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If Sports Betting Is Going To Happen In Florida, It’s Going To Have To Come Via Seminole Hard Rock

Florida voters just made it more challenging to alter its laws regarding gambling. What does that mean to the future of sports betting from the state?
Florida and Amendment 3
On Friday evening, since most of the nation was watching to see whether there was going to become an ideological change in Congress, many in the gambling industry were watching another race in Florida.
This race did not involve the election of a person; the race was for Florida Amendment 3, a ballot measure that would shift the power from legislators to voters to authorize new casino gambling in the nation.
The language of this step has been as follows:
“This amendment ensures that Florida voters shall have the exclusive right to choose whether to authorize casino gaming by requiring that in order for casino gambling to be authorized under Florida law, it has to be approved by Florida voters pursuant to Article XI, Section 3 of the Florida Constitution. Affects articles X and XI. Defines casino gaming and explains that this amendment does not conflict with federal legislation concerning state/tribal compacts.”
Where did the gambling amendment come from?
Just two counties in Florida allow for”card games, casino games, casino games, and slot machines” in non-tribal owned centers.
In 2004, before the current tribal compacts, under the opinion of then-Gov. Jeb Bush, Florida voters in Miami-Dade and Broward Counties handed a ballot initiative which enabled for slot machines at racing and jai-alai centers, which had operated in the 2 years prior.
The amendment effectively means that in order for the nation to expand casino gambling past the tribal casinos and present racing and pari-mutuel centers, voters in Florida would have to initiate the process by collecting enough signatures to get the request added into a ballot.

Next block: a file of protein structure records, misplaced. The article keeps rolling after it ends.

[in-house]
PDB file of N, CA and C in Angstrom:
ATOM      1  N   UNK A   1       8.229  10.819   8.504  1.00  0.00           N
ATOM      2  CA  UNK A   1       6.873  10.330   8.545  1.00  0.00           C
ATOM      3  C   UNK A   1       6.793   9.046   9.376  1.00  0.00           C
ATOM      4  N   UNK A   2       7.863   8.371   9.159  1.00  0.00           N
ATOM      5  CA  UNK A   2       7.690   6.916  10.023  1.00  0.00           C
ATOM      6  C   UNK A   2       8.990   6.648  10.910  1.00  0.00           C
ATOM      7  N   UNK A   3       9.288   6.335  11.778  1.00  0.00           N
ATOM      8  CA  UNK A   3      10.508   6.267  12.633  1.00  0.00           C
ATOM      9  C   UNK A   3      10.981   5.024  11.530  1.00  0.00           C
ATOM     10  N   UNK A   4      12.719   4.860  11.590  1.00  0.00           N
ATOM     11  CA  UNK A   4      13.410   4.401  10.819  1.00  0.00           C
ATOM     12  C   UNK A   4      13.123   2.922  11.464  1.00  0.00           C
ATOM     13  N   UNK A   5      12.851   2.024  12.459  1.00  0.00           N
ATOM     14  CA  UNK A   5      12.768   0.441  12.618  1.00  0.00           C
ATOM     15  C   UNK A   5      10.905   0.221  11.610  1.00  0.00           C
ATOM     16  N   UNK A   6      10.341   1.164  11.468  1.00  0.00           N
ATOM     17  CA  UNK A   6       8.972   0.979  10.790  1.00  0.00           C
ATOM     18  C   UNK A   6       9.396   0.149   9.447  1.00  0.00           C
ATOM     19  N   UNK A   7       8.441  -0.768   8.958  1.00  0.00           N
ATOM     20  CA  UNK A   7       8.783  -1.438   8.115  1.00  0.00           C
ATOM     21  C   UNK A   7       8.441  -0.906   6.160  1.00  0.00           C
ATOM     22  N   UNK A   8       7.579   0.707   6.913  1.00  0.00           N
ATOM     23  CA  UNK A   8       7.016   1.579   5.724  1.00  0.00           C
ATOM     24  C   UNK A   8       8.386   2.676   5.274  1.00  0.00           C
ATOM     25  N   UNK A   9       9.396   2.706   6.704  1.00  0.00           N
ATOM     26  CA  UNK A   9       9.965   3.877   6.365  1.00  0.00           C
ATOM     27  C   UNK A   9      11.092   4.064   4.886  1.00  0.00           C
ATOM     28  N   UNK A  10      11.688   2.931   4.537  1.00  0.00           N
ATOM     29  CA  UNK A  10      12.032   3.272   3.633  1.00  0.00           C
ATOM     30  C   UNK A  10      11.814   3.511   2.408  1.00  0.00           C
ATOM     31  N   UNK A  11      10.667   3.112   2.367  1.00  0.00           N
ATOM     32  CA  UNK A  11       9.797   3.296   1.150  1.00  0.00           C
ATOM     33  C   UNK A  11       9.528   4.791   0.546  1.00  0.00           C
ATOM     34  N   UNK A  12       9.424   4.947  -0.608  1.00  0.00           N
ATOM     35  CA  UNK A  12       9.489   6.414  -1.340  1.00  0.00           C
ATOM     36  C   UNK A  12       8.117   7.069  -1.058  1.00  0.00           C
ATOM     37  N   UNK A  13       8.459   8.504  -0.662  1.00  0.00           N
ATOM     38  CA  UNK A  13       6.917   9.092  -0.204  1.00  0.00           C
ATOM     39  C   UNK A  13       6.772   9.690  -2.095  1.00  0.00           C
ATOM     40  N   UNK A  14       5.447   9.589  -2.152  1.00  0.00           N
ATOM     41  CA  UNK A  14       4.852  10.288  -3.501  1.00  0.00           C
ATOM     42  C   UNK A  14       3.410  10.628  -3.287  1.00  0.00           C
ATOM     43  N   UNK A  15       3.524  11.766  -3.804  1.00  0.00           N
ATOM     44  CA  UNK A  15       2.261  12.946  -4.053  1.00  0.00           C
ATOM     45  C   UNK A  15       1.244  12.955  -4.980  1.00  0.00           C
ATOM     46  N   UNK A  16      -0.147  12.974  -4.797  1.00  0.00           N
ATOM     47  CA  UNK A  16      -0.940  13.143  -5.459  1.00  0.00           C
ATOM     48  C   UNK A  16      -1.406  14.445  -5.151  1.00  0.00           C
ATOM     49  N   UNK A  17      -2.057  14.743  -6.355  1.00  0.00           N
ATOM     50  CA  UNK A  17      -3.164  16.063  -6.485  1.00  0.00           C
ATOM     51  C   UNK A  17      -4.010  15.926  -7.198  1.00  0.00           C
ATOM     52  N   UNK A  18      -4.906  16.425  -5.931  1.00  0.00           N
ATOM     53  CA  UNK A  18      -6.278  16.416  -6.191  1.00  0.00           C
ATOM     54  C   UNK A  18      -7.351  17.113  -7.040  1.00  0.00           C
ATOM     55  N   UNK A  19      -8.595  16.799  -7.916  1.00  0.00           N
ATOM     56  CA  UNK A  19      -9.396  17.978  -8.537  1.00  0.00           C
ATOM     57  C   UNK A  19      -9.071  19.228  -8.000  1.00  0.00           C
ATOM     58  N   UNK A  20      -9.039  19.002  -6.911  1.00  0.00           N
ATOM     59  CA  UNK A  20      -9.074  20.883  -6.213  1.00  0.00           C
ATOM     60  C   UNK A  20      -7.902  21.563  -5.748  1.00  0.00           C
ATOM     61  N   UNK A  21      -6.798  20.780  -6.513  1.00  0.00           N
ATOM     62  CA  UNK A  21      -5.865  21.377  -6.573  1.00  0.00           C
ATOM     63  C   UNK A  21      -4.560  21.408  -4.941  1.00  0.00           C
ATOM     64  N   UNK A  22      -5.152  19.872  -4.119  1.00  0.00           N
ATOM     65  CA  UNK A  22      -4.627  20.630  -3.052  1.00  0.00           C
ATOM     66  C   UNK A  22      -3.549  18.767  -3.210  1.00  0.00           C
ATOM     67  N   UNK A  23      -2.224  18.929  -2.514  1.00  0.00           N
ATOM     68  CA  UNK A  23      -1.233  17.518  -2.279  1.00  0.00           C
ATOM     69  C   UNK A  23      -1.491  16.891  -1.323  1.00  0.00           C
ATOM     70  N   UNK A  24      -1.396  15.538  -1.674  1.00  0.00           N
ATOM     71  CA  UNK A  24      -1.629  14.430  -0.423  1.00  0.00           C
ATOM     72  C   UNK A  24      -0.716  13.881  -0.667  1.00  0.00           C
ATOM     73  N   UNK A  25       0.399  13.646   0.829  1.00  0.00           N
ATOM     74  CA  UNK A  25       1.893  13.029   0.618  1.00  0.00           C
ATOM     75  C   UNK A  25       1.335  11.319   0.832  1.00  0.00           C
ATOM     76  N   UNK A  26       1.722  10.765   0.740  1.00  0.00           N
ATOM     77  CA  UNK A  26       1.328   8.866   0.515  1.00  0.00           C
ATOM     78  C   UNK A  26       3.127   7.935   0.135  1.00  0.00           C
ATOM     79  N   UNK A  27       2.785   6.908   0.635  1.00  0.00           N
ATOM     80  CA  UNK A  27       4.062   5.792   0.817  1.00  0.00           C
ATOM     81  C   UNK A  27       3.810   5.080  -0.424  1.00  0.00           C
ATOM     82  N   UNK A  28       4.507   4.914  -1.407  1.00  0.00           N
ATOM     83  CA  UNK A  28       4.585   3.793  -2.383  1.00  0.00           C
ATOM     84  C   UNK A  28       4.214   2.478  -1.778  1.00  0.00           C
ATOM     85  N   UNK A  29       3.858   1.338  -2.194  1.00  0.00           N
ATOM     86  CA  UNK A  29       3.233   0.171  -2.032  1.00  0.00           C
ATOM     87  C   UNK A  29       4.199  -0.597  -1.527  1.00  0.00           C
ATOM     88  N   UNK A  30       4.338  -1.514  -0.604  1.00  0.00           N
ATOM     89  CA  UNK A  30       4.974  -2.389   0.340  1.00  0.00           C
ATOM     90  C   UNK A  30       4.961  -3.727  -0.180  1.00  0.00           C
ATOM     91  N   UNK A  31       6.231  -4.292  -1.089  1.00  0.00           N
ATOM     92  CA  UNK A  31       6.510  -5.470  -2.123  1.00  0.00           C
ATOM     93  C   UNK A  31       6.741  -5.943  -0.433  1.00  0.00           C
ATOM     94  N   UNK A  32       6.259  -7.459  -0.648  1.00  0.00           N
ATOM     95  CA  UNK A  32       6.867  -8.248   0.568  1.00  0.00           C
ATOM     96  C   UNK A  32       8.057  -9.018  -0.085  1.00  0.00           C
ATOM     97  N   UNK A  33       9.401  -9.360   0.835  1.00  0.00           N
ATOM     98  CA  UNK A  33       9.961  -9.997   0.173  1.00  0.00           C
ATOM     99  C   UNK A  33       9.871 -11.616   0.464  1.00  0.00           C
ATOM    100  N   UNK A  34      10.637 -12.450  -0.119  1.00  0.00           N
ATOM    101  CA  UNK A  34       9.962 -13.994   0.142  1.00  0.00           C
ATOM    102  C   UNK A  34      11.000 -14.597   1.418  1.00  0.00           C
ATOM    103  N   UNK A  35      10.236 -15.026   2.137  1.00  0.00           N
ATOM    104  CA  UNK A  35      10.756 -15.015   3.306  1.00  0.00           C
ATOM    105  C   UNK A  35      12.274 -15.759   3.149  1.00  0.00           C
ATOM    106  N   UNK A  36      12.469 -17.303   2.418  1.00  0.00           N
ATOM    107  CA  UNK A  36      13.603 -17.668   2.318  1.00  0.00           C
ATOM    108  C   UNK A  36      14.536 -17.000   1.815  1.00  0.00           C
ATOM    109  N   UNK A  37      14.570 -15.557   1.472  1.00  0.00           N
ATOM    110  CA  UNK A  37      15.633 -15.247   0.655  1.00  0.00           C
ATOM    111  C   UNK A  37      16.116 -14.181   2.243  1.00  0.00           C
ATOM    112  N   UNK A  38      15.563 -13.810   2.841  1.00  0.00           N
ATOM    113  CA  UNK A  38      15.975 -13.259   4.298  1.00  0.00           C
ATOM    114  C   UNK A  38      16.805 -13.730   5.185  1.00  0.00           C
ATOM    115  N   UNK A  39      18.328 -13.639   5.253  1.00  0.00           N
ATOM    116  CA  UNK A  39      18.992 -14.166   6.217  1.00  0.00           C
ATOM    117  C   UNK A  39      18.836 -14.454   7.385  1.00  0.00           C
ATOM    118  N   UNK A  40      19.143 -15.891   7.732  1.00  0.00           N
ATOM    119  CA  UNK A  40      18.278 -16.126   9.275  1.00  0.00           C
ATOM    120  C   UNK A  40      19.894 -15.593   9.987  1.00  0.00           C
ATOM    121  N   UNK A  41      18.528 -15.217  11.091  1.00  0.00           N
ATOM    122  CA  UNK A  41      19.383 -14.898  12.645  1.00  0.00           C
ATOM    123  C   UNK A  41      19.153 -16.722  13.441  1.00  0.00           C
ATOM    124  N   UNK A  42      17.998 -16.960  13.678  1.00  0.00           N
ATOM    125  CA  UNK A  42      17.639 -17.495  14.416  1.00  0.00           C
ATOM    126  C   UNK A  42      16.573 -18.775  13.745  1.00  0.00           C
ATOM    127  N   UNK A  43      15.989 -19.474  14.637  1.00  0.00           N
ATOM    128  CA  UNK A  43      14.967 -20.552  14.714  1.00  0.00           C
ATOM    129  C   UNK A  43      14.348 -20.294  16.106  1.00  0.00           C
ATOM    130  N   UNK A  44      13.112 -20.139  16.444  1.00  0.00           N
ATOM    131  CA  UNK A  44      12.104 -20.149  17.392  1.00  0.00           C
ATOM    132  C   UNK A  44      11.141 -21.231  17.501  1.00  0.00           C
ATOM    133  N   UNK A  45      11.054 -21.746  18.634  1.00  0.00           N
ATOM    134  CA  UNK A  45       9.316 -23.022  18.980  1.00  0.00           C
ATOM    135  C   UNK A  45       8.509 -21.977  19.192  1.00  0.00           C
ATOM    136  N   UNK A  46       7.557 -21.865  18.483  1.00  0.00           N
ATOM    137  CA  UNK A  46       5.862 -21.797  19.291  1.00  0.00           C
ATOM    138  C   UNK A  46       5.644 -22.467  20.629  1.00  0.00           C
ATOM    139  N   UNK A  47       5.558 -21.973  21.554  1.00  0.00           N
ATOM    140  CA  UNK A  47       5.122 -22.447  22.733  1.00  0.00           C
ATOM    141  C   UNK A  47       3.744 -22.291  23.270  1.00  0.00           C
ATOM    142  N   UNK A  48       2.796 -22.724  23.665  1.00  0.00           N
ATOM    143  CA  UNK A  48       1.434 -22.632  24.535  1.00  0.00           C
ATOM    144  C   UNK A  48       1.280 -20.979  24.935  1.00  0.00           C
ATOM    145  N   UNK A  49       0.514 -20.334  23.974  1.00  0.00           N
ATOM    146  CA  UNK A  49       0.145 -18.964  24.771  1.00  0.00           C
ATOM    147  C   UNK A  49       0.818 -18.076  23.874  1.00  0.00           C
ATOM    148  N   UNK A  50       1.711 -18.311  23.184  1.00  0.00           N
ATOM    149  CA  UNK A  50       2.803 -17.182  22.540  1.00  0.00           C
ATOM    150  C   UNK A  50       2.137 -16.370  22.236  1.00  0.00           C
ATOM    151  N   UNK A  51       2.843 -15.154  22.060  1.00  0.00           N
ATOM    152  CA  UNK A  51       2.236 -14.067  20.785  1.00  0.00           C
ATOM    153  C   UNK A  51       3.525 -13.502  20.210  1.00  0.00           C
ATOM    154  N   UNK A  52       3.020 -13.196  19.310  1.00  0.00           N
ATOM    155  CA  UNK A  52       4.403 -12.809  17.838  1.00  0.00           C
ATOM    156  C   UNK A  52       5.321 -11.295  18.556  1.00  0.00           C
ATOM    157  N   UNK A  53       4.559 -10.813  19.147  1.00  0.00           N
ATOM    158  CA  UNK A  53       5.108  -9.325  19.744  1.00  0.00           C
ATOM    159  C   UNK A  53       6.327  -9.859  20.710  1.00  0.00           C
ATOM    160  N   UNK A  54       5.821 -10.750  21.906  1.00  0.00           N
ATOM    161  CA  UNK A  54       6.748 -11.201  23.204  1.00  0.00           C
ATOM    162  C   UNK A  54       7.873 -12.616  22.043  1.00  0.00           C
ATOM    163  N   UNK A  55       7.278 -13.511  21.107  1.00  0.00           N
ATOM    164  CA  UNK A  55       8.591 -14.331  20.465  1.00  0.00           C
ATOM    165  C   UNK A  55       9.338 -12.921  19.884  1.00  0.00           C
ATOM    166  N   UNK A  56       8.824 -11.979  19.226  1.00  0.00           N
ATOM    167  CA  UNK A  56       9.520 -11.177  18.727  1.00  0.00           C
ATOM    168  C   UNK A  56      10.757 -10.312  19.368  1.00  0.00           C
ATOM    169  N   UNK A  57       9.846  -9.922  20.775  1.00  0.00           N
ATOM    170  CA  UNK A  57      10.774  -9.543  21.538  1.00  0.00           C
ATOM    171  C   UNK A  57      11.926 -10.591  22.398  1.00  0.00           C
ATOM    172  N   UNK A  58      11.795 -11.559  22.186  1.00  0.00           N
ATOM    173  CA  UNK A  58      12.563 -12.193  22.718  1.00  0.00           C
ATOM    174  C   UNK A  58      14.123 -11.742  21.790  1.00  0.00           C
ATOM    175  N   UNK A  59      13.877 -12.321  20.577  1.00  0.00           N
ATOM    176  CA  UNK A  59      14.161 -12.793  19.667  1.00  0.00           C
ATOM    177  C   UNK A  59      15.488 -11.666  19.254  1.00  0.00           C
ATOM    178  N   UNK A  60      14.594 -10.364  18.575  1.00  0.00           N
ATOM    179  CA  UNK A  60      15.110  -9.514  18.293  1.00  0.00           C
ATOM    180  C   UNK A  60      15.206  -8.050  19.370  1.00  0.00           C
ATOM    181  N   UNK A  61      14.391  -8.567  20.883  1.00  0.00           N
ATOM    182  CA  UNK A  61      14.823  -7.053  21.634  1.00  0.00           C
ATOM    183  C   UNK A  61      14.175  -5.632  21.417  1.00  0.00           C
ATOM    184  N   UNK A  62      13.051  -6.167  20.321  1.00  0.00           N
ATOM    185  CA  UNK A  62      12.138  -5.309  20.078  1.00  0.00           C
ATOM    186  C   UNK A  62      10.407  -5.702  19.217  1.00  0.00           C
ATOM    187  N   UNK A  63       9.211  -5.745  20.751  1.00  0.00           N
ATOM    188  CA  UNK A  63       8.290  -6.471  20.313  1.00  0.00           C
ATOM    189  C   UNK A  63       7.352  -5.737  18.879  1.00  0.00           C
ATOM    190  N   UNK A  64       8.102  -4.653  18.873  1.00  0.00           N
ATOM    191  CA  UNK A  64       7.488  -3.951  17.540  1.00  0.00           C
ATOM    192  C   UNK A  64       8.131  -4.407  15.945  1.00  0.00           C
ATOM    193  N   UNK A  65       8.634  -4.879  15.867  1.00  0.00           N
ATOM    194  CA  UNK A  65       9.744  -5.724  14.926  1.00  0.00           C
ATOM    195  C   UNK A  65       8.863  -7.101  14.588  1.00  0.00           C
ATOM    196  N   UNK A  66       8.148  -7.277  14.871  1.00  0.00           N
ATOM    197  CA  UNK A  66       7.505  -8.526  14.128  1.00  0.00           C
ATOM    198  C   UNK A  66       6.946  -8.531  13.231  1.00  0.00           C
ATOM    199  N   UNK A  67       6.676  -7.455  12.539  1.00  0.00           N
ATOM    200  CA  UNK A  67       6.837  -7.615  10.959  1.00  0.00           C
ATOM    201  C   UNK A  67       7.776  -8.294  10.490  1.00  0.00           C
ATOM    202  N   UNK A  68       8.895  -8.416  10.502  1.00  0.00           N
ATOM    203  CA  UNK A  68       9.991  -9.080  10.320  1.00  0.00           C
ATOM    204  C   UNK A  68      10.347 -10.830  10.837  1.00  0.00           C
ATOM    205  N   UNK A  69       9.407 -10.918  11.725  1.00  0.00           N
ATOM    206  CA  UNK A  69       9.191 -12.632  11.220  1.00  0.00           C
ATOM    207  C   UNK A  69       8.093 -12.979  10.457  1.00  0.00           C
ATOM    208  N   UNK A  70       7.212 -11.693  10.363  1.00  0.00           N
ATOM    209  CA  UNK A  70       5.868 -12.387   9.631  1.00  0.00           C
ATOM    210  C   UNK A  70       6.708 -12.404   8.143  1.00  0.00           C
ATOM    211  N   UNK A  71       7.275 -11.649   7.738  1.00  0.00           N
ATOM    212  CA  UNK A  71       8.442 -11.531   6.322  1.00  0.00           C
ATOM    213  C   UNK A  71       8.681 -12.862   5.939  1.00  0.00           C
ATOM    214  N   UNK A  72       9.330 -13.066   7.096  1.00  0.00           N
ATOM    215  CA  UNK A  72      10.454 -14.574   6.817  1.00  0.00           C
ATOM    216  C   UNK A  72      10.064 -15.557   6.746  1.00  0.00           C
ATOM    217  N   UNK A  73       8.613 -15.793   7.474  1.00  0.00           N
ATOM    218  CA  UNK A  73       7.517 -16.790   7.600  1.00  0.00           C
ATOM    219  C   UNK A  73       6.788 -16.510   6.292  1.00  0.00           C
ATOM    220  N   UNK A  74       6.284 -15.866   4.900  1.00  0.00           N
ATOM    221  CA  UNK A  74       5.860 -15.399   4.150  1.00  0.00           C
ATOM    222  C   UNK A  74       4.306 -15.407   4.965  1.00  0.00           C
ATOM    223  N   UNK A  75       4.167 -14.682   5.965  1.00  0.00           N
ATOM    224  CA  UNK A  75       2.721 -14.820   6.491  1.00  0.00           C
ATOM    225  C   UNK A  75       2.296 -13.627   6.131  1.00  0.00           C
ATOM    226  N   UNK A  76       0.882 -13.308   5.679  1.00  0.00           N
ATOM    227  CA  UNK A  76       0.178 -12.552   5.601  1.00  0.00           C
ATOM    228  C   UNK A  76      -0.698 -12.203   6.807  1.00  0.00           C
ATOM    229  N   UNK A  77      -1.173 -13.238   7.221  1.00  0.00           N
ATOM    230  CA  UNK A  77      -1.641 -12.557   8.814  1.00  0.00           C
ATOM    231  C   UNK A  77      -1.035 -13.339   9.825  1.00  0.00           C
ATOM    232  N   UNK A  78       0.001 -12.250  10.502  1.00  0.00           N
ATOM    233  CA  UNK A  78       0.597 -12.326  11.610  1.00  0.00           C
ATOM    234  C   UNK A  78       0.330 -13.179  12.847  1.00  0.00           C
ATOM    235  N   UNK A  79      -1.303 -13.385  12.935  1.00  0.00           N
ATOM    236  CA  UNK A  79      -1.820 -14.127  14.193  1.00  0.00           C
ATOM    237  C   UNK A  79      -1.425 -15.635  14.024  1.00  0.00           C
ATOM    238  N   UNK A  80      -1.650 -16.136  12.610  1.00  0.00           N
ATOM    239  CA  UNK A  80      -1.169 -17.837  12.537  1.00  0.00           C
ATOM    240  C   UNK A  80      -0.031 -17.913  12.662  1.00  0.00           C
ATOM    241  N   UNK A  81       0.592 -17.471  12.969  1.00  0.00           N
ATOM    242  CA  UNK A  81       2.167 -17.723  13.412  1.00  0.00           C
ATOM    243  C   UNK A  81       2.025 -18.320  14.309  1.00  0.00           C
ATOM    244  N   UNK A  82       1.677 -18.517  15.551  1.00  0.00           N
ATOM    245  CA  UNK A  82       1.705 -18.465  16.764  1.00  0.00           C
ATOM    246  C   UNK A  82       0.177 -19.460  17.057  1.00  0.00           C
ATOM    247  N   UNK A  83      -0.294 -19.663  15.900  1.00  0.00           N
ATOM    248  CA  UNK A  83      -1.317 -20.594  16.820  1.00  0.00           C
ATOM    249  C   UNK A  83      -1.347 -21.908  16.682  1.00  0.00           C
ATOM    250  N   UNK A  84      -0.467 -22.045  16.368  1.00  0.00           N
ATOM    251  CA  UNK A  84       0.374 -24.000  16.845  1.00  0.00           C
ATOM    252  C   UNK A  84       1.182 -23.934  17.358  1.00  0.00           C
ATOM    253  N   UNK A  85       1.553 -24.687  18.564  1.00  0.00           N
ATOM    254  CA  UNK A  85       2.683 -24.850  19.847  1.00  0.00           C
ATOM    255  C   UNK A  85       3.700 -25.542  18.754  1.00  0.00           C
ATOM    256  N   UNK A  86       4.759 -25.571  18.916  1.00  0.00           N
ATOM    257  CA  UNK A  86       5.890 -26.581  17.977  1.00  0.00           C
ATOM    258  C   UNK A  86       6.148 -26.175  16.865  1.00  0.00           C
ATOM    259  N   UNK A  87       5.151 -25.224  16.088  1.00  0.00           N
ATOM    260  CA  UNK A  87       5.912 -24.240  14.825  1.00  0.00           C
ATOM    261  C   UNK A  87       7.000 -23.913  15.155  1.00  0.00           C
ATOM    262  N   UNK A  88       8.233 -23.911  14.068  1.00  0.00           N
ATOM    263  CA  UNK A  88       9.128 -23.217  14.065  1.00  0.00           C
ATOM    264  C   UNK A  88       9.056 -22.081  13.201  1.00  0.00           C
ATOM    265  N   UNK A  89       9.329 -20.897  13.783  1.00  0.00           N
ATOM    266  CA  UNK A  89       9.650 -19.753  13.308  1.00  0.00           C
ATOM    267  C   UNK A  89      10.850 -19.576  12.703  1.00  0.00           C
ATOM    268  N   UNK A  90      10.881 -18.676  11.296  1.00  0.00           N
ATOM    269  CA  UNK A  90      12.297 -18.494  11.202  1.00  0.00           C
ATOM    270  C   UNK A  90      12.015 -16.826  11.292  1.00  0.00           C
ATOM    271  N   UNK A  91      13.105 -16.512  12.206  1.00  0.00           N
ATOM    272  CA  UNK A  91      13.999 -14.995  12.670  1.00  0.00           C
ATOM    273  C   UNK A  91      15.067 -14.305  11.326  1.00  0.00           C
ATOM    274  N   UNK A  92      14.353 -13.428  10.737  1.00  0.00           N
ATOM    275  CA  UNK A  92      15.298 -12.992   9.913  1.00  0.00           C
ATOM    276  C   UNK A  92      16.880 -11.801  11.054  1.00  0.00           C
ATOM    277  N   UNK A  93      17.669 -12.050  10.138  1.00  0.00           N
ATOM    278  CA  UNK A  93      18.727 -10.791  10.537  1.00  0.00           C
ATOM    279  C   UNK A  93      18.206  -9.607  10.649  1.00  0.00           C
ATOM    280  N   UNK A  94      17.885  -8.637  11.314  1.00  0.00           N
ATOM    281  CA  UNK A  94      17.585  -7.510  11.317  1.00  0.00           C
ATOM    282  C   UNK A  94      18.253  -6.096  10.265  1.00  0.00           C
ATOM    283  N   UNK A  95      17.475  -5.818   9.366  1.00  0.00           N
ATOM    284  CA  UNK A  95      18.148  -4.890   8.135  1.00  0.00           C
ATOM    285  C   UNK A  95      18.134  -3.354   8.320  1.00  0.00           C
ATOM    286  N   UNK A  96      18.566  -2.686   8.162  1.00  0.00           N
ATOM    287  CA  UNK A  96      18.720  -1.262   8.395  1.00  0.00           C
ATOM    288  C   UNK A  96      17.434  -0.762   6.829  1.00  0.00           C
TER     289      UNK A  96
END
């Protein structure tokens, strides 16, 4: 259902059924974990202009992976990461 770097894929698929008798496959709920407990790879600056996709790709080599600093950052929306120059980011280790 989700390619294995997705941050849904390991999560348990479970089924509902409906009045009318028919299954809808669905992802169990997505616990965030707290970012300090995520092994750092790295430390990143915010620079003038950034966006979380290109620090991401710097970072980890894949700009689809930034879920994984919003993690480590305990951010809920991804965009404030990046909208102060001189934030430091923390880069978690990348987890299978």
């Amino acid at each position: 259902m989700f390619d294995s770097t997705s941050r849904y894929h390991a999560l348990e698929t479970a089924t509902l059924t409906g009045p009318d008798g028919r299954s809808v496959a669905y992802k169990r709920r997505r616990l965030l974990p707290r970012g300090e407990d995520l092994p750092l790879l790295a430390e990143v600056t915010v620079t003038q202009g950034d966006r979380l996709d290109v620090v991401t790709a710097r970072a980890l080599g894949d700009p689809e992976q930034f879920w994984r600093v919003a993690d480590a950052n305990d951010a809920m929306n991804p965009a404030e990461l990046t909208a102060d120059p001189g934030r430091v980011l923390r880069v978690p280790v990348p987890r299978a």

“In Florida, the amount of signatures necessary to get an initiative is equivalent to 8% of those votes cast in the previous presidential elections. Florida also includes a signature supply requirement, which requires that signatures equivalent to 8% of their district-wide vote at at least half (14) of the state’s 27 congressional districts must be gathered.”
For reference, the 2016 Presidential election had 9,419,886 votes cast. Eight percent of the vote total is 753,591 signatures needed in order to get a casino growth measure on a future ballot. This is an intimidating endeavor, without considering the need for geographic distribution, which is demanded.
There are, though, a few Florida-based groups that might have the ability to back a campaign of adequate size to collect these votes at a time later on. Two that come to mind are Disney and the Seminole Tribe. Really, both Disney and the Seminoles were major backers for passing Amendment 3, allegedly putting in tens of millions of dollars to encourage the measure’s passage.
The opposition saw assistance from smaller gambling providers including West Flagler Associates and Hialeah Park, as well as the Miami Dolphins, who (in)famously tweeted an image that indicated that the passing of Amendment 3″would block any opportunity for legal sports betting in Florida.”